The Heroic Classroom – Enchantment

The Heroic Classroom – Enchantment

By Christa Smith (formally Rawlings) (MEd in IE; Grade 6/7  Teacher, Learning in Depth Teacher)
Welcome back to: The Heroic Classroom. Over the course of the school year I have been on the hunt for two things:
1. Reflections on my lessons and how various heroic qualities present themselves.
2. Observations of how/if students recognize cognitive tools in action and how they put the tools into use themselves throughout the school year.
I hope you continue to follow along on our Imaginative Education–or IE–adventure! NOTE: Are you new to Imaginative Education (IE)? Explore the range of posts about it on this blog! Including podcasts.

Heroic Quality of the Day: Enchantment

I teach in a tough school, in a tough part of town, in an overcrowded classroom full of students with all sorts of needs, behavioural challenges and social struggles. To the casual visitor it looks like I am just one of those lucky teachers with a focused class.  Not the case, I assure you.  

I am not magic, I promise. It is IE – through and through.  It is student engagement.

I use IE as a framework for my planning.  I explain to my students that engagement and investment in their own learning is why they feel the way they do about mollusks or ancient Greek class systems.  We talk a lot about how the cognitive tools are keeping them in the flow.  When students are in the flow, even in my tricky situation, mental work and growth is happening constantly.  That hard work naturally leads to less shenanigans in the classroom.  

I had a student last year who seemed to challenge anything I was doing.  He claimed to be bored with anything I did.  Obviously bored, eye rolling bored, super bored.  One day, the class was conducting an experiment replicating the story of a king who was duped by a peddler claiming he could change the king’s sword from steel to gold.   In the middle of experiment this student started questioning me about why he had to learn about chemistry, why he needed to know all this junk and all the typical whining that only 12-year-olds seem to be able to muster up.   I couldn’t claim that he would ever need to know the difference between a colloid and an emulsion as an adult, but he did remind me that having the kids know what it is they are supposed to get out of lessons is just as important as teachers knowing.  Let me fill you in on a secret.  It isn’t about colloids or emulsions.

kalhh / Pixabay

I am not all that concerned with curriculum……shhhh…. don’t tell anyone.  Don’t get me wrong, I use the curriculum to guide what I teach but, I am more interested in their minds.  I don’t need students spewing facts at me.  It bores them and it bores me.  I want them to understand how to tap into their minds and make use of cognitive tools.  I want them to think deeply about what we are learning regardless of what the topic is. I teach my class directly about the theory of Imaginative Education.  We talk about the cognitive tools, we talk about how it feels in their bodies to be interested in something and how it feels to fall into a black hole when you are curious.  This is important.  I want them to recognize that feeling.  I want them to crave that feeling.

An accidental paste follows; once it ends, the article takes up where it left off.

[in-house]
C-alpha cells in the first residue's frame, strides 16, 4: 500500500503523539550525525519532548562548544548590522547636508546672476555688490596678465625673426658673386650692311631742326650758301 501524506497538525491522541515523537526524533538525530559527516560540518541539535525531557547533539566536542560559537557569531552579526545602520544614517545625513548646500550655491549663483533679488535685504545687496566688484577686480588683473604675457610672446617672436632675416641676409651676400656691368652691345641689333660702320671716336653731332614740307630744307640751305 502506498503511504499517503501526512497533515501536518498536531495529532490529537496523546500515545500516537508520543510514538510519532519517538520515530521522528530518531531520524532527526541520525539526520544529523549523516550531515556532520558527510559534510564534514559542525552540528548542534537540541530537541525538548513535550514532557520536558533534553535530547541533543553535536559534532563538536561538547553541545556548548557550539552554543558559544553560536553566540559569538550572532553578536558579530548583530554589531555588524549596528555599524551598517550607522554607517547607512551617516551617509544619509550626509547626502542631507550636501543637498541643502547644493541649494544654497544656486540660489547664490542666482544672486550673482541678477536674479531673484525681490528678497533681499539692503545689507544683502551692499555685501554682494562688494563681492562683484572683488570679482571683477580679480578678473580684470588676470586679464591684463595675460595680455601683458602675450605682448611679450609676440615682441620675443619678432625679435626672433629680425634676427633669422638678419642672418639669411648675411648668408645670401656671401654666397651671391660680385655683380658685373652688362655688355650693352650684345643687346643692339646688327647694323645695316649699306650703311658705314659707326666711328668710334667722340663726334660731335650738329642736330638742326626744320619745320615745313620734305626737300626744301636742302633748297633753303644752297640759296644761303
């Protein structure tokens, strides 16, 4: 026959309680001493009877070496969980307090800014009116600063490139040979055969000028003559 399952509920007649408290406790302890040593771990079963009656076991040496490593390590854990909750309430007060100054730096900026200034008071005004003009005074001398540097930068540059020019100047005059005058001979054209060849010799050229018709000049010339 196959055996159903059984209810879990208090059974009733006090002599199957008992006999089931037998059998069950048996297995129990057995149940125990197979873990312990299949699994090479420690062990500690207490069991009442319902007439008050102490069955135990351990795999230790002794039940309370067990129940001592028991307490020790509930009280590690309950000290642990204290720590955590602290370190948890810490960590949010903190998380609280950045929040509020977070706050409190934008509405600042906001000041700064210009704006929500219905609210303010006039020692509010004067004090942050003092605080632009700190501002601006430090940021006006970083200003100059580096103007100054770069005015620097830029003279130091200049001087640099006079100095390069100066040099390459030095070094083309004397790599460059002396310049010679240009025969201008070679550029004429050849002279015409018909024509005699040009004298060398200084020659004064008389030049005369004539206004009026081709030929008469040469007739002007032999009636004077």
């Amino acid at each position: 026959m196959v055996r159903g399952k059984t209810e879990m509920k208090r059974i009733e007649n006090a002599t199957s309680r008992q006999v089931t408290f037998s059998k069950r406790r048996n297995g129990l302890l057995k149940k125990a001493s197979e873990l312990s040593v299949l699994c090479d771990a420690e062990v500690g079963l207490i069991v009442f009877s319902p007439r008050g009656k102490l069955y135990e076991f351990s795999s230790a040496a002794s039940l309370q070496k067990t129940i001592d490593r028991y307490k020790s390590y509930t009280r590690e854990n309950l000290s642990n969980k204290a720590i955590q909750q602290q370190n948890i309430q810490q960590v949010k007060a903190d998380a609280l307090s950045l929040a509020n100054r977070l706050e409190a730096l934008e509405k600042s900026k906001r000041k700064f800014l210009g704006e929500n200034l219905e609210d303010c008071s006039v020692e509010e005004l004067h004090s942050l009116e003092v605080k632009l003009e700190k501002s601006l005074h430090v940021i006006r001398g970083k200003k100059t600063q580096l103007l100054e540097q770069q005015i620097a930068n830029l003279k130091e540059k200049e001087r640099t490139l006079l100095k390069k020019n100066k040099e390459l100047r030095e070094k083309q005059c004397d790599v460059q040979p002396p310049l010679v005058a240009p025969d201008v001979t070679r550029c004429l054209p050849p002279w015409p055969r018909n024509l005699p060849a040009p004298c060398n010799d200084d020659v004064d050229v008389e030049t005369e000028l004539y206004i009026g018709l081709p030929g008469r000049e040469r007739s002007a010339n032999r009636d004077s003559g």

I want them to understand how to tap into their minds and make use of cognitive tools.

I responded to this slightly suspicious student with, “Buddy,  I am not actually teaching you about chemistry.  I am letting you practice how to be interested in any subject for the rest of your life.”  He gave me a side-eye, nodded his head and went back to trying to turn his steel nail into copper, obviously into in his experiment. Spoiler – that student did manage to turn his nail into copper (well copper plated anyway).  He checked on his experiment daily and later asked if we could leave the nail in the ‘magic’ solution for the rest of the month just to see what would happen. This self-proclaimed bored kid was engaged in chemistry.  Regardless of what he questioned me about over the year I witnessed his engagement on a regular basis.  I feel very strongly that employing cognitive tools in my classroom were a key part of his success in school last year. My hope is that giving students the basic understanding of IE theory will help them invest in whatever learning they encounter in the future.

You don’t have to be a magician to inspire your students to buy into lessons, you just need to conjure up some of those cognitive tools.  Do yourself a favour and look into IE theory.  I promise you,  it will feel as if you have cast some sort of spell over your class.

Victoria_Watercolor / Pixabay


Need to catch up? Take a look at some of the other posts from my Heroic Classroom series:

#1 Introduction to The Heroic Classroom

#2 The Heroic Classroom – Trust and Ownership

#3 The Heroic Classroom – Flexibility and Story

#4 The Heroic Classroom – Perseverance and Purpose

#5 The Heroic Classroom – Endurance

#6 The Heroic Classroom – Patience

#7 The Heroic Classroom – Assessment

#8 The Heroic Classroom – Duty

#9 The Heroic Classroom – Planning with Imagination

#10 The Heroic Classroom – Thrift

#11 The Heroic Classroom – The Return

Other posts by Christa Smith (formally Rawlings):

Check out this post in which I describe why I use cognitive tools in my teaching:

The Selfish Teacher

Using Cognitive Tools to teach Place Value to Grade 6 and 7 students: Place Value and Really Big Numbers


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